Sending your child off to college can be one of the most stressful, yet rewarding times in a parent’s life. More than likely, your child’s checklist for college will not include “Check on Insurance.” You may need to adjust your insurance policies to ensure your child is covered when he or she goes to school.
Renter’s Insurance – If your child is living in a dorm room, your homeowners insurance may cover his or her things. Check to see if your homeowners policy covers your child’s items up to a certain percentage (usually 10%) of the personal property limit on the parent’s policy. Your child’s computer, electronics, and other items can be expensive to replace, so do a quick calculation to make sure you have enough coverage. For students living in off-campus housing, many policies will not cover the student’s contents. If this is the case, you or your child will need to purchase a separate renter’s policy.
Not only should you inquire about your student’s personal items, you should ask whether or not your child and/or you will have liability coverage if anyone is injured in the student’s apartment. Be sure to tell your insurance agent whose name is on the lease.
Auto Insurance – Whether or not your child takes a car to school could affect your insurance premiums. If your student attends a college 100 to 150 miles away from home and does not take a car with them, you may be eligible for a discount on your automobile insurance. If your child takes a car to college, your premiums could go up or down depending on where the college is located. It is important to talk about who the car is titled to when discussing this with your insurance agent.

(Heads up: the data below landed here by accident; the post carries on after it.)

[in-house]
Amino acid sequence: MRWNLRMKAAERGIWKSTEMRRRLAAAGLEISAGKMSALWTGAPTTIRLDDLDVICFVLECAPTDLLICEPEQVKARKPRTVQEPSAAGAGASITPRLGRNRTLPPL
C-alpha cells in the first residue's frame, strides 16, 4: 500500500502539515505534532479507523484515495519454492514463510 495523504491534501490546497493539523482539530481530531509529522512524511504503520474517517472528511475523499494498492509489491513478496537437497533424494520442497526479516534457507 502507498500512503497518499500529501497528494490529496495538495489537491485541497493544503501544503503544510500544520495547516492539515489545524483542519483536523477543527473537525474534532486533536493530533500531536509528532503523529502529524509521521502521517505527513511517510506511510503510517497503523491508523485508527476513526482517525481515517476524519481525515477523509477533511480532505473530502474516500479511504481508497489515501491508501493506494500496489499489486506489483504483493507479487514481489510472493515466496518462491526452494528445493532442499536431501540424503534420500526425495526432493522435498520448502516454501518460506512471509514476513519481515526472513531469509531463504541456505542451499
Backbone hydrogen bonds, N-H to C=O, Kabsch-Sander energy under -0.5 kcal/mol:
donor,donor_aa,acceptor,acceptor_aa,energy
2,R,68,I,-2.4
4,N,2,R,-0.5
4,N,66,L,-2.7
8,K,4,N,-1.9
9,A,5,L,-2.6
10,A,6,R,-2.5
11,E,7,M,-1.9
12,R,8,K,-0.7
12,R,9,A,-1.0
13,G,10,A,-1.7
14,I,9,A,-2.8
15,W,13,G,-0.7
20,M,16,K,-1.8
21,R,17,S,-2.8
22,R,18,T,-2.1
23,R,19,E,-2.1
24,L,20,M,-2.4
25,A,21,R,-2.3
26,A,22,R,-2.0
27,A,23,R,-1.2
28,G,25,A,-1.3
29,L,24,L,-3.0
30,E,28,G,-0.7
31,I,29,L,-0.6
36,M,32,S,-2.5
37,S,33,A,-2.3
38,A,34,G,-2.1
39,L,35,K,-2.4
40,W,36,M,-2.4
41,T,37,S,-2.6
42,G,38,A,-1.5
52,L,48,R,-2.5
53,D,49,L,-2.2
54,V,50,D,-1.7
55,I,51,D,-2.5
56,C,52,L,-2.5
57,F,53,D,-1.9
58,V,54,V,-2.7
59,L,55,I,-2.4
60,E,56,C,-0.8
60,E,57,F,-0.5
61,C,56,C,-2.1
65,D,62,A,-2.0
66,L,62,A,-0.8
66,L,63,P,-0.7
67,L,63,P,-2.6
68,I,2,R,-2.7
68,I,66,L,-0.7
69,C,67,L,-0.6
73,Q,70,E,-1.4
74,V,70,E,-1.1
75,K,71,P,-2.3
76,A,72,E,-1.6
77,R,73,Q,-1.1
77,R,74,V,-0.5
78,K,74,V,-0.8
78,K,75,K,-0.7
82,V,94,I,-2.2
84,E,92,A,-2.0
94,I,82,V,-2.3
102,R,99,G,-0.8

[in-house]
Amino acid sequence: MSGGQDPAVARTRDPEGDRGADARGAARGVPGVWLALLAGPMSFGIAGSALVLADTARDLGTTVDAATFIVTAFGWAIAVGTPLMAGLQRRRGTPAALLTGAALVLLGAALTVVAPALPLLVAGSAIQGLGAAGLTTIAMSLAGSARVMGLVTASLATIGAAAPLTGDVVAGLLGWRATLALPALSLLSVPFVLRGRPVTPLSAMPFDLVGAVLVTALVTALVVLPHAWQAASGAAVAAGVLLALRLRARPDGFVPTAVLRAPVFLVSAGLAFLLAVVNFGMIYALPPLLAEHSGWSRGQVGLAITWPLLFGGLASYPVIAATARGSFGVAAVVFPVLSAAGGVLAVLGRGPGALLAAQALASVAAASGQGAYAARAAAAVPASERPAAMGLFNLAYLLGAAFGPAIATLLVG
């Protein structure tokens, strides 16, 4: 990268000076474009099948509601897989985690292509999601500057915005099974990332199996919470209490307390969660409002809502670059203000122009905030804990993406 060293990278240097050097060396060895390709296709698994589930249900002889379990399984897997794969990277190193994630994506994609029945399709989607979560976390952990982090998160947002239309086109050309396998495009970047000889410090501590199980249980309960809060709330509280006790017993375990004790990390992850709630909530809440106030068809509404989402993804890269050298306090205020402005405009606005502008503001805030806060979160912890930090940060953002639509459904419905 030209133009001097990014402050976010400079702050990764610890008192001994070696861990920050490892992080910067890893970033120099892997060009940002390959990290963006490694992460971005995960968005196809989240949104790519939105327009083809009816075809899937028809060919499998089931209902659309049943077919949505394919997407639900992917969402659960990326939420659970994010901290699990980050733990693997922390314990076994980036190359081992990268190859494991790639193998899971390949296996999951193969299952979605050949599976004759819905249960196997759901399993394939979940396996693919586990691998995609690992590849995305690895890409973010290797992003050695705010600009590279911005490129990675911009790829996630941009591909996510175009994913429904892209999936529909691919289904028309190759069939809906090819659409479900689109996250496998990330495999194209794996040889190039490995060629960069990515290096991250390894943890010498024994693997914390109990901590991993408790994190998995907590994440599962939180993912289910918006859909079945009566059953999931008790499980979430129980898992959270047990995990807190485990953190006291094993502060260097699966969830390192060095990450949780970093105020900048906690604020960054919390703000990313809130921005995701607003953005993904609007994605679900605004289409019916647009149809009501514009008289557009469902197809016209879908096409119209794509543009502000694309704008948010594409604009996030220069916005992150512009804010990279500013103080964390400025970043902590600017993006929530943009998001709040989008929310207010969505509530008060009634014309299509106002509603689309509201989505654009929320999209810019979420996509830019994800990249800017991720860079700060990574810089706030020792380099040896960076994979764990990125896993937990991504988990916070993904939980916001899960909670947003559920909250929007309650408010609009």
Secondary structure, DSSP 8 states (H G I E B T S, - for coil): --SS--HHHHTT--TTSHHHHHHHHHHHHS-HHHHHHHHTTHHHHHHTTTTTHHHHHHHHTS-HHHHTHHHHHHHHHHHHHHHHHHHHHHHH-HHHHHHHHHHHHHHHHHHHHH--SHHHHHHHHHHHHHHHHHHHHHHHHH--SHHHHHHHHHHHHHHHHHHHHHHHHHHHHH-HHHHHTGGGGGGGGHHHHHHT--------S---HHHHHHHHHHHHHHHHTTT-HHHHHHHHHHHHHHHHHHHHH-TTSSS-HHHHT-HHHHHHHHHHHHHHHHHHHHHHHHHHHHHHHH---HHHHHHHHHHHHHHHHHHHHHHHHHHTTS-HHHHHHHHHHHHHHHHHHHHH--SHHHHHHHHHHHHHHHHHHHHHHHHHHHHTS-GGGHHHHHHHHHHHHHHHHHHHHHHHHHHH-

Health Insurance – Since September, 2010, the Affordable Health Care Act allows young adults to stay on their parents’ plan until they are 26, whether or not they are enrolled in college. Check with your medical policy to see what coverage will be provided for your child. If your child is going to school out of state, your policy may not cover anything but emergency care. If your policy will still cover your child for routine care, be sure that you review your plan’s approved list of physicians and hospitals in the area where your child’s college is located.
If you don’t have medical coverage or your coverage is limited, consider getting your student’s health insurance through the college. Most student health plans have eligibility requirements. Be aware that a student health plan may only cover visits to the student health center. There can also be confusion about whether a college’s medical insurance covers injuries a student might sustain while playing a college sport.
- Renters Insurance – Theft and damage can happen anywhere, including abroad. Most renter’s insurance from home will follow you abroad, though be sure to check with your agent for the details.
- Auto Insurance – Many countries do not accept American driver’s licenses, so your student would need to get an International Driving Permit. In general, your auto insurance here at home will not cover your child overseas.
- Health Insurance – Make sure and check with the student’s health insurance provider to ensure there will be coverage overseas. If not, seek out an international health plan. You may want to consider a plan that provides emergency medical evacuation back home.
- Travel Insurance – Depending on the type of travel insurance purchased, your child will have different benefits such as coverage for lost baggage, trip cancellation and or/delay, and any emergency medical evacuation.
- Tuition Insurance – Like any semester in college, studying abroad is expensive. You may want to consider tuition refund insurance.
Going away to college can be a chaotic and exciting time for students, which is why it’s important to talk to your insurance agent now if you have any questions about your insurance policy, what it covers, or if your student needs additional coverage.
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